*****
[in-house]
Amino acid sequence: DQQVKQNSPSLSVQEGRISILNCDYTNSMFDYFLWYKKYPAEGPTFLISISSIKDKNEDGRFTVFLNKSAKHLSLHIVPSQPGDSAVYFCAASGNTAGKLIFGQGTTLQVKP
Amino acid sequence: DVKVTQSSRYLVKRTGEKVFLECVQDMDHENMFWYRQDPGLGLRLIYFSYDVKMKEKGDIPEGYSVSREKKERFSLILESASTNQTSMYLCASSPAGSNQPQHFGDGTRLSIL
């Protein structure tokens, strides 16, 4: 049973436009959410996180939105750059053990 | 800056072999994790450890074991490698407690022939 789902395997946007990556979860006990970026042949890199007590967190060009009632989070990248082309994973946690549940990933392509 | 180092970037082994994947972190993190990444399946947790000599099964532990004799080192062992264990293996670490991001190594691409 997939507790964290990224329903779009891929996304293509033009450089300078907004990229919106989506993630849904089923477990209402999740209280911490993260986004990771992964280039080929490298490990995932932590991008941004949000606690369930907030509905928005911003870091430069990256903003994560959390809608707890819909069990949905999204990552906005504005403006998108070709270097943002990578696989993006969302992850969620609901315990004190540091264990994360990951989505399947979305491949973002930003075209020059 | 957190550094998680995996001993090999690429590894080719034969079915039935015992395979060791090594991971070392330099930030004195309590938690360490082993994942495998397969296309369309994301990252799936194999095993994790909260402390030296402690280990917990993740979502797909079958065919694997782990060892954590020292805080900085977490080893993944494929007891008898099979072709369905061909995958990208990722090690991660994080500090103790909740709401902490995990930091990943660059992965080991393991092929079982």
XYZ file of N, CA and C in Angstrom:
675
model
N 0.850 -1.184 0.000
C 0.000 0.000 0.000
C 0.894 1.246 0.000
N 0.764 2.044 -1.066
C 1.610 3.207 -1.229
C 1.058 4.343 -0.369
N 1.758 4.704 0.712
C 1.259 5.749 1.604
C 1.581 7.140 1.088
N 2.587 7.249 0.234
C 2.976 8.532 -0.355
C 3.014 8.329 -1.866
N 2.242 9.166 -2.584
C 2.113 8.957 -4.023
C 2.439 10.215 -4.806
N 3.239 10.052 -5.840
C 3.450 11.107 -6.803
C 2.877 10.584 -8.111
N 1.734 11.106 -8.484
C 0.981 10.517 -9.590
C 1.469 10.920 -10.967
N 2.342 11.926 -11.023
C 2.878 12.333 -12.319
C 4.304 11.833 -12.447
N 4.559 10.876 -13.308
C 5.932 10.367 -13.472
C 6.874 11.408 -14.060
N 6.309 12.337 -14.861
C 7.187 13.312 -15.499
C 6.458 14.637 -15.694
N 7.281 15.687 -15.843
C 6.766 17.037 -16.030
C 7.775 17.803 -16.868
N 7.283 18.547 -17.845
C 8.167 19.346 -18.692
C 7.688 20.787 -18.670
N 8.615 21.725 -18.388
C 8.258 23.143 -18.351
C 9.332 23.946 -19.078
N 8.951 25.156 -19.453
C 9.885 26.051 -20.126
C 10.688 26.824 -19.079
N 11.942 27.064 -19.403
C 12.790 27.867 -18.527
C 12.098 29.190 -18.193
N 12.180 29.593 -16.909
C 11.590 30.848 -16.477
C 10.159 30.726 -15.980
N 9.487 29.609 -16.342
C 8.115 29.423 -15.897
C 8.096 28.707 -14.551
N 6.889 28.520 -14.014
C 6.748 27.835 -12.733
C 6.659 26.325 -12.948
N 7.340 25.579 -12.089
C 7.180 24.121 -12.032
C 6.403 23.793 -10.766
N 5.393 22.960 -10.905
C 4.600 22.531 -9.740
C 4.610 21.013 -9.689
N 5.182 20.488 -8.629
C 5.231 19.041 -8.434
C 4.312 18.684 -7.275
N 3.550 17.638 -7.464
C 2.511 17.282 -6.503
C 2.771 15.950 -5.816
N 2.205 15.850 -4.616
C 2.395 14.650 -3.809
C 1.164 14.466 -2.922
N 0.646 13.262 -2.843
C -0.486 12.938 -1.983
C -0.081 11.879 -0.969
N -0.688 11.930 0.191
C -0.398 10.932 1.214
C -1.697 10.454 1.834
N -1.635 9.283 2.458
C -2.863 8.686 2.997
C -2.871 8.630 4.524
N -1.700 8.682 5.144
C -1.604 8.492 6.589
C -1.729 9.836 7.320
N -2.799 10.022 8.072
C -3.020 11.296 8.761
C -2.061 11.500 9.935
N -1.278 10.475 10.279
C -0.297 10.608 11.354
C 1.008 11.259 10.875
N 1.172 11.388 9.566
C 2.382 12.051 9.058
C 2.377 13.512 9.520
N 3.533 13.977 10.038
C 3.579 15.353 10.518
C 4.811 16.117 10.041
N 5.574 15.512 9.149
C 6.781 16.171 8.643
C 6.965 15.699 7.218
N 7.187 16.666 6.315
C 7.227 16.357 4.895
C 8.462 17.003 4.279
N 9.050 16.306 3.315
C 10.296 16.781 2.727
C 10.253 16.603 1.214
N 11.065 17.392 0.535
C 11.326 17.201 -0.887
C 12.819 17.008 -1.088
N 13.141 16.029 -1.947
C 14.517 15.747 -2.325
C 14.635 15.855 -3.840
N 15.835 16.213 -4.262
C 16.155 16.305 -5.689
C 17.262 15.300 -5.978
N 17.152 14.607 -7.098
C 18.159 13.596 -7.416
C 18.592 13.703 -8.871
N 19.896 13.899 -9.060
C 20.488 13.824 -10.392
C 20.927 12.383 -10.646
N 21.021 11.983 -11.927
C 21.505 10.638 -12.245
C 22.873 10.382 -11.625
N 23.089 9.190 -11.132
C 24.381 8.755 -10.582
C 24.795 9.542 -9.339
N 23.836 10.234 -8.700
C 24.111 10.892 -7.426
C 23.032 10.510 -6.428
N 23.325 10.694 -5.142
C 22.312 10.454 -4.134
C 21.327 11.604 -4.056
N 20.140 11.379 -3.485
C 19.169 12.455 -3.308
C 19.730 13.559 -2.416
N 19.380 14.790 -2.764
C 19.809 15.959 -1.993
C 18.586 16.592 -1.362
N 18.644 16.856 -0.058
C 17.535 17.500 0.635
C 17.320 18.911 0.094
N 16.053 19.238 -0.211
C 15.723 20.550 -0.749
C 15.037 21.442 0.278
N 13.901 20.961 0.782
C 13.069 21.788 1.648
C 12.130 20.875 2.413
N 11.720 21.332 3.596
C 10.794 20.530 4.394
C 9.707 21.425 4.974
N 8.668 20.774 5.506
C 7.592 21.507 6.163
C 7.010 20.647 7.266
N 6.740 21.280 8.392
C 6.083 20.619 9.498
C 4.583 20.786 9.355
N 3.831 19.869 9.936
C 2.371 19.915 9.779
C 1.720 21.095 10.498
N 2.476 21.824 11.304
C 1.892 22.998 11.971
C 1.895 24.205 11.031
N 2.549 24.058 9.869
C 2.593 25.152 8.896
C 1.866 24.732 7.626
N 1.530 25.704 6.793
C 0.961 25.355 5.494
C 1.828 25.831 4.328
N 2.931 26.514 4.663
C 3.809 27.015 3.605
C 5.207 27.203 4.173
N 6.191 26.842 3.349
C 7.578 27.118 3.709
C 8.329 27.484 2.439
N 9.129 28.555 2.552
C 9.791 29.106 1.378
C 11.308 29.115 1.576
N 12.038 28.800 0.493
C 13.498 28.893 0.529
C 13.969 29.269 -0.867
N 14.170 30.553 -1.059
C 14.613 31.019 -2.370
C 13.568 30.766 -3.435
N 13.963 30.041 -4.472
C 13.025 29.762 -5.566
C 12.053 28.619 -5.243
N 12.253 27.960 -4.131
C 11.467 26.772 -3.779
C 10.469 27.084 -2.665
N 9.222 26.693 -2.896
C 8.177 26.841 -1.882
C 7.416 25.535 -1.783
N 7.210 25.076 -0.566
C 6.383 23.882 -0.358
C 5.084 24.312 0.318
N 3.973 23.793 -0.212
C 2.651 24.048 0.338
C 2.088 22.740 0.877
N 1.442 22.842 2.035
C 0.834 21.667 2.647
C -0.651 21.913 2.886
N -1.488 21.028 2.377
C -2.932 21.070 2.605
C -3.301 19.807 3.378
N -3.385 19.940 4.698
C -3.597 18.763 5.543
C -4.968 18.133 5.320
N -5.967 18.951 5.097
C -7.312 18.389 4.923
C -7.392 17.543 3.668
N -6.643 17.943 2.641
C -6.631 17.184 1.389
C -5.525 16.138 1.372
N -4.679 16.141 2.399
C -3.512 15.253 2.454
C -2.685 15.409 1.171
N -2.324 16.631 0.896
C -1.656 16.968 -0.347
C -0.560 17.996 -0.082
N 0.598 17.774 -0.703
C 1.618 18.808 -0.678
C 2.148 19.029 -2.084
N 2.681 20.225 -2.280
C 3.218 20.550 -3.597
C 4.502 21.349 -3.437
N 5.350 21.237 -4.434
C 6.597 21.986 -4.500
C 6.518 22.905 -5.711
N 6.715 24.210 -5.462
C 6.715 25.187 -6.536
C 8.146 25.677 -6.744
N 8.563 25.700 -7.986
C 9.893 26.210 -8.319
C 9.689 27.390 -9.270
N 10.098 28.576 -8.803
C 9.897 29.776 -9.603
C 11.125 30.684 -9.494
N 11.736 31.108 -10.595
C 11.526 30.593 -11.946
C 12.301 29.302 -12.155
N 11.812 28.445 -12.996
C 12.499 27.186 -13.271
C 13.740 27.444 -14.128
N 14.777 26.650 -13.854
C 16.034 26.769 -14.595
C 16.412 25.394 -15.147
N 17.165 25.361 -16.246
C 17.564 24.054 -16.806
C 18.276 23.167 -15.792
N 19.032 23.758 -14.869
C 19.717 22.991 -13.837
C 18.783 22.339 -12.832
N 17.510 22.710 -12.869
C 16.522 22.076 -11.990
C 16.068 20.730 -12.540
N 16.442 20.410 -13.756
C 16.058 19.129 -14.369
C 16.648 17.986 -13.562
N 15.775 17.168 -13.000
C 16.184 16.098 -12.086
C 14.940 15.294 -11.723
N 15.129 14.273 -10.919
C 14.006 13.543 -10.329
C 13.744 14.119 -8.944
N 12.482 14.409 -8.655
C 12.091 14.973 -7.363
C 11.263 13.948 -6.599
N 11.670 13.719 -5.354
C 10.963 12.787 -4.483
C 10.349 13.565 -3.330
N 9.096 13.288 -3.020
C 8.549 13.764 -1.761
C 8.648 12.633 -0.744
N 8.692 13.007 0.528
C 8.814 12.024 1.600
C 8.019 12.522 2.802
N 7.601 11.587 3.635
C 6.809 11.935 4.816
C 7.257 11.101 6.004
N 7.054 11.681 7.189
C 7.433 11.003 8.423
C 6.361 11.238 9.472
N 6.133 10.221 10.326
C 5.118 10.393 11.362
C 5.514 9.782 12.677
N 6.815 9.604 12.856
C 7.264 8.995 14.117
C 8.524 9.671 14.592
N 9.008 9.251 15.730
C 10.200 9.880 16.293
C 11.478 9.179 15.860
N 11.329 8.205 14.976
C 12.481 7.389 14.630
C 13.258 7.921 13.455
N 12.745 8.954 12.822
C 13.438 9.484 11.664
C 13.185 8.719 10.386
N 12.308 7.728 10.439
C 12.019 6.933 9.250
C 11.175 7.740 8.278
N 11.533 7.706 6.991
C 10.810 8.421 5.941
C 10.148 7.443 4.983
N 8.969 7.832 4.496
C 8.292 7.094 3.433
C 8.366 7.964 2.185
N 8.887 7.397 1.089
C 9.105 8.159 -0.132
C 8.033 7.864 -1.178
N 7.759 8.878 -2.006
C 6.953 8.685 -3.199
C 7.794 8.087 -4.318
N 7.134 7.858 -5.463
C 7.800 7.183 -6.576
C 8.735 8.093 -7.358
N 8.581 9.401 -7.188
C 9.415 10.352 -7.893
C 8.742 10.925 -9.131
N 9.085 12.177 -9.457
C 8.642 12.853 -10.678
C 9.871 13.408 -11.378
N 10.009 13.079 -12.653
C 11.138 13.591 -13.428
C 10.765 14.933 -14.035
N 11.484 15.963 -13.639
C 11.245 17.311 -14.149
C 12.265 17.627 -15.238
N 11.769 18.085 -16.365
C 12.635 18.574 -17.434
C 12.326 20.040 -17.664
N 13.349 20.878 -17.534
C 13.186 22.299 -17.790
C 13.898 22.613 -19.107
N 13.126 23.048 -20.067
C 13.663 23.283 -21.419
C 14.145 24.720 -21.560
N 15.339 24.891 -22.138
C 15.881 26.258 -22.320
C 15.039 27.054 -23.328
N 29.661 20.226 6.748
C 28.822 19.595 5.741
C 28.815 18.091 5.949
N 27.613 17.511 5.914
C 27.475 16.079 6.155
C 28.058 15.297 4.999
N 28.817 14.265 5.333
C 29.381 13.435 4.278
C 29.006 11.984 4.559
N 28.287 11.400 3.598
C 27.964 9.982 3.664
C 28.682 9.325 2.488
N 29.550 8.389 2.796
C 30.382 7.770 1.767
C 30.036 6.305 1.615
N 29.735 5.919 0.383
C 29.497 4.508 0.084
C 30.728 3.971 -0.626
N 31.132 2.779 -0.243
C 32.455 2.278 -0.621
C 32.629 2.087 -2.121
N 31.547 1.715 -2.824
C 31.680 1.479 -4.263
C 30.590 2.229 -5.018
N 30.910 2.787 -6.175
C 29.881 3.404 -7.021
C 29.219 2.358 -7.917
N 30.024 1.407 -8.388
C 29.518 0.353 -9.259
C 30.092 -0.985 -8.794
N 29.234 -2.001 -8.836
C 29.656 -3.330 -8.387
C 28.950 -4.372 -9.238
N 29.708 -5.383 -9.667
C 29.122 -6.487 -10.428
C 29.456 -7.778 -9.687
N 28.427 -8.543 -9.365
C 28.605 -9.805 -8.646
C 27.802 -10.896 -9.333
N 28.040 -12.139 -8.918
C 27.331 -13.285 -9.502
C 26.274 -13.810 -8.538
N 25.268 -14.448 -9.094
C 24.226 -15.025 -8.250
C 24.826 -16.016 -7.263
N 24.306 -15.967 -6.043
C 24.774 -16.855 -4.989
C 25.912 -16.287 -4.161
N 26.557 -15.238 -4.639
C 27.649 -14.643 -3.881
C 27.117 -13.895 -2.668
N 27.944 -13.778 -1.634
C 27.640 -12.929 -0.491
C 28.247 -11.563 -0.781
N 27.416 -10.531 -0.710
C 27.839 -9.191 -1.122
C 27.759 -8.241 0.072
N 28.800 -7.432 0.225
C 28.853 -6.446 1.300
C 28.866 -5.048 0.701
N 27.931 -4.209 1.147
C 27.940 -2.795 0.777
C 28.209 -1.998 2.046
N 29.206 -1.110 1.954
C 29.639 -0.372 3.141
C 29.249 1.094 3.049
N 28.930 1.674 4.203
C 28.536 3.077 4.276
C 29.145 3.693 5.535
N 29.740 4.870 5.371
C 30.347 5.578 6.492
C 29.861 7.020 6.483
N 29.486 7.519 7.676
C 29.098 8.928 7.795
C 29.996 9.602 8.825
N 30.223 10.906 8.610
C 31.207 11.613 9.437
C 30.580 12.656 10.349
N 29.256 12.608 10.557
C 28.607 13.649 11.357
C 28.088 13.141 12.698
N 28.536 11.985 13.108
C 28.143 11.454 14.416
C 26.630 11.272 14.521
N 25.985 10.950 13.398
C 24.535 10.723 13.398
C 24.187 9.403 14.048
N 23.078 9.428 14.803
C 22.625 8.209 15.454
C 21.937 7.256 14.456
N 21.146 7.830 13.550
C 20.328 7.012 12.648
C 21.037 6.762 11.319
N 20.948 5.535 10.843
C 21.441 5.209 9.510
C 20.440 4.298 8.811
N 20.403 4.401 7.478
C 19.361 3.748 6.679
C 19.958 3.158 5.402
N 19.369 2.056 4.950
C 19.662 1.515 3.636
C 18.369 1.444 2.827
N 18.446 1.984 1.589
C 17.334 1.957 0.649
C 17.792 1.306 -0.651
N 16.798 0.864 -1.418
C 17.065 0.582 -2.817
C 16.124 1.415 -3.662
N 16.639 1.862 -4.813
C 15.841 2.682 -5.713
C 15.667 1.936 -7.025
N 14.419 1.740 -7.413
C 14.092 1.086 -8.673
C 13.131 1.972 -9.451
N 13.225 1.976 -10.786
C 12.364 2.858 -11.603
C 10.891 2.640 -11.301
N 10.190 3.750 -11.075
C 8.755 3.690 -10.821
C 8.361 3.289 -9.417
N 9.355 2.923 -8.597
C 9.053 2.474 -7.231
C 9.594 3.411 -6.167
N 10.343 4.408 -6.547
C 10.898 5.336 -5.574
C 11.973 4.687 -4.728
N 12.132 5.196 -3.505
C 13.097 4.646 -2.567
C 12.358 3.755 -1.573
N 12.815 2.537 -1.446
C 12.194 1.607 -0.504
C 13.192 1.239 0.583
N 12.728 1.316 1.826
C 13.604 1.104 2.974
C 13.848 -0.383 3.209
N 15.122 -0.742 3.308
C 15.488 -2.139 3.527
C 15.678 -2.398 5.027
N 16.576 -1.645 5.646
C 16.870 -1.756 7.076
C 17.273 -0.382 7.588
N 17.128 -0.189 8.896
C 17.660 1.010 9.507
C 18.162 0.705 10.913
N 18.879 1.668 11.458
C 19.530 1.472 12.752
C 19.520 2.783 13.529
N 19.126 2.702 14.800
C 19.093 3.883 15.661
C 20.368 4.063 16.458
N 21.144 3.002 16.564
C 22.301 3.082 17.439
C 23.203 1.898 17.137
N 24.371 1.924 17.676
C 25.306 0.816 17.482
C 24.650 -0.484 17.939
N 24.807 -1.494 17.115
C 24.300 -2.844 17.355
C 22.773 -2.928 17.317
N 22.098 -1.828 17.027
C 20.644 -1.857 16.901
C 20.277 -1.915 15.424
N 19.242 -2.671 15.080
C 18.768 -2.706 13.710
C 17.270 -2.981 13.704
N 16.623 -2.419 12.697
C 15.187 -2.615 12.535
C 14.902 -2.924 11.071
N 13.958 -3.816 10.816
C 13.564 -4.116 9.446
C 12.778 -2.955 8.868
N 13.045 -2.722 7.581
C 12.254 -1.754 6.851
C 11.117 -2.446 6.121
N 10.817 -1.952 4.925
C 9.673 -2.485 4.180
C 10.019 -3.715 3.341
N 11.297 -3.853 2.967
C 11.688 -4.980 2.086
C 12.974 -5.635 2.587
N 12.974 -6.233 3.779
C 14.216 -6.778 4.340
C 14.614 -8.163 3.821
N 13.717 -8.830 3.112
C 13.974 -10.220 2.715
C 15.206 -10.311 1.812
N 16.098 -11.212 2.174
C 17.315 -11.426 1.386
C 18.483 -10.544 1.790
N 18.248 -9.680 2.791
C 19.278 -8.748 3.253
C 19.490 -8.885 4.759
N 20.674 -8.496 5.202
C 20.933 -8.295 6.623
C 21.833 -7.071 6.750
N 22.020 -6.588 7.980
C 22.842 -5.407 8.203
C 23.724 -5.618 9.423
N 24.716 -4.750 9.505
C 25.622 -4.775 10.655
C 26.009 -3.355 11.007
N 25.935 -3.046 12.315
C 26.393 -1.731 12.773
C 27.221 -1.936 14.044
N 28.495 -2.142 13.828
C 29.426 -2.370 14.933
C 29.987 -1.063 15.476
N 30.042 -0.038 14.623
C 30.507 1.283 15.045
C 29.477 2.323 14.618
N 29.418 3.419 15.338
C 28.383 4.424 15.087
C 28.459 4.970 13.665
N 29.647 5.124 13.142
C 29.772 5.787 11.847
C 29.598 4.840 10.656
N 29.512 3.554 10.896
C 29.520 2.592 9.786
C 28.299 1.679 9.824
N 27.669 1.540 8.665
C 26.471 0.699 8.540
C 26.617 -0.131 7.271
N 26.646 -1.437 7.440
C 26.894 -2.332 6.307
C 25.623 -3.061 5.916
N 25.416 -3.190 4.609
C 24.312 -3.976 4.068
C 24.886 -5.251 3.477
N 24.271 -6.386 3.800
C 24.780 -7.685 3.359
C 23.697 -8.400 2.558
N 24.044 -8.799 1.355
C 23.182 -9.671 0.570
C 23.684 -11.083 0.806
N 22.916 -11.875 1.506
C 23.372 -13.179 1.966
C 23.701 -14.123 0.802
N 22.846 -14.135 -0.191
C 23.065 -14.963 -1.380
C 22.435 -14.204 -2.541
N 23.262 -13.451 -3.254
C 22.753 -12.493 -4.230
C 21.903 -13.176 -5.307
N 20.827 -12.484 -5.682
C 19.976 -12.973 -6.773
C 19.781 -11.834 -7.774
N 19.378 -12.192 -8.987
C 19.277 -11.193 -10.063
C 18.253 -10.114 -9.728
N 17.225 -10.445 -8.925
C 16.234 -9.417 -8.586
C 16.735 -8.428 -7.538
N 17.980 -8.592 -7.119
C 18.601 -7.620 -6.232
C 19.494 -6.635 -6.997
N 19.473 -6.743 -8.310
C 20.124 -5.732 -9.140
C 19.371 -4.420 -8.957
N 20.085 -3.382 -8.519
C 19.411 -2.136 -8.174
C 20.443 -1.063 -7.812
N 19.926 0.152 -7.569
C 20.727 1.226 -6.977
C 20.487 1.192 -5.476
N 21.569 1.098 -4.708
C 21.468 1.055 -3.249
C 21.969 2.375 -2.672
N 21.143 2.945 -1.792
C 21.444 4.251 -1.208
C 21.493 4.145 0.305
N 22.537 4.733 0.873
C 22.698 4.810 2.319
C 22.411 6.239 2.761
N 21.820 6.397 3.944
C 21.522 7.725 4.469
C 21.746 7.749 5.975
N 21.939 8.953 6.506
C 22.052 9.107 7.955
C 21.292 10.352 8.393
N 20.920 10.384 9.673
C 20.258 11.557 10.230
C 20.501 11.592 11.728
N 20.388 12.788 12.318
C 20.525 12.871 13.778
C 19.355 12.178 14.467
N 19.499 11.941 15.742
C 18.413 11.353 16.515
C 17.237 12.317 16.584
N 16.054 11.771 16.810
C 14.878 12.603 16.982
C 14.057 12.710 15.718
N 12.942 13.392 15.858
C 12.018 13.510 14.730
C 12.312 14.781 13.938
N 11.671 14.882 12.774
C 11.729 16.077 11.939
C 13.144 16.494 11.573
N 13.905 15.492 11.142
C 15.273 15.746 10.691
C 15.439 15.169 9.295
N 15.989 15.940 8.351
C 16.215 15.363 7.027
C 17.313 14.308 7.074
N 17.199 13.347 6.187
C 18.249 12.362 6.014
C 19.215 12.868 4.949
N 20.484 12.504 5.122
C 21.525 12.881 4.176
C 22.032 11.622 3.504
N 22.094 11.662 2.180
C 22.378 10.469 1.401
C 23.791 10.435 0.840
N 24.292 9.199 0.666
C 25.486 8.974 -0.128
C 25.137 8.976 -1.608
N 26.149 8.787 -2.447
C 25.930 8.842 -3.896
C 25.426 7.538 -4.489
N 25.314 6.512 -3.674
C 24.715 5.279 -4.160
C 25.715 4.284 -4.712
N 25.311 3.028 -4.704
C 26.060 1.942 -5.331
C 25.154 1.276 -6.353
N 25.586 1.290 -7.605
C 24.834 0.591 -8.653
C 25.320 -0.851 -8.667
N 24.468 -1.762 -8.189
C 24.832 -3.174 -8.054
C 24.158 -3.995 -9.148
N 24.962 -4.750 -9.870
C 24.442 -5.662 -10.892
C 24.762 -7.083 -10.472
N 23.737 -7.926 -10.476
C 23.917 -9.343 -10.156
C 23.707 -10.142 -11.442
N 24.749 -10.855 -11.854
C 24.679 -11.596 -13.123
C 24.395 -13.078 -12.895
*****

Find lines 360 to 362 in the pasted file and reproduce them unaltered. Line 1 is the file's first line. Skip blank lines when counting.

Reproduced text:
C 29.497 4.508 0.084
C 30.728 3.971 -0.626
N 31.132 2.779 -0.243